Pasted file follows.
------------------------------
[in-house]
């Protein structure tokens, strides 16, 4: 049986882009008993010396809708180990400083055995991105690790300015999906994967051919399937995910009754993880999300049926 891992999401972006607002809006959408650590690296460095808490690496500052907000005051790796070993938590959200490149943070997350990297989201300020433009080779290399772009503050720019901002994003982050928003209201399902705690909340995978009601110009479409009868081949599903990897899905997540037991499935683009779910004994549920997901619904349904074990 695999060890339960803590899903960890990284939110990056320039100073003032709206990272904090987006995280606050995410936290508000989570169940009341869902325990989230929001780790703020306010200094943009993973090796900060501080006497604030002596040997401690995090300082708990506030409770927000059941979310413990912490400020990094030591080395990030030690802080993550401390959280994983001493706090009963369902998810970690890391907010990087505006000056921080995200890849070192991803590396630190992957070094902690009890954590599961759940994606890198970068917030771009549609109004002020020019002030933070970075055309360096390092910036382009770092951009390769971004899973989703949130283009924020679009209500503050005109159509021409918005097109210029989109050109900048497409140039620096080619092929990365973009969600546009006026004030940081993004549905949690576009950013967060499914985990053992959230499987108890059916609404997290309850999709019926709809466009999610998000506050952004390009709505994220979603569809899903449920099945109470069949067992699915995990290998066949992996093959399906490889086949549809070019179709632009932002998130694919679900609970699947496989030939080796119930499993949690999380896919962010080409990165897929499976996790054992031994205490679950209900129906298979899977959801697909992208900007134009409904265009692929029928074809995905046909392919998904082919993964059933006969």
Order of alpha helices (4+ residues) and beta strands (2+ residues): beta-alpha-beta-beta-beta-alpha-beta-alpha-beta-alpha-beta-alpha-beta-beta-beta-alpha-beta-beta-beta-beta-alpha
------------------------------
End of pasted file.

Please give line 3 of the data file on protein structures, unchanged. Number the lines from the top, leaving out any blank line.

Order of alpha helices (4+ residues) and beta strands (2+ residues): beta-alpha-beta-beta-beta-alpha-beta-alpha-beta-alpha-beta-alpha-beta-beta-beta-alpha-beta-beta-beta-beta-alpha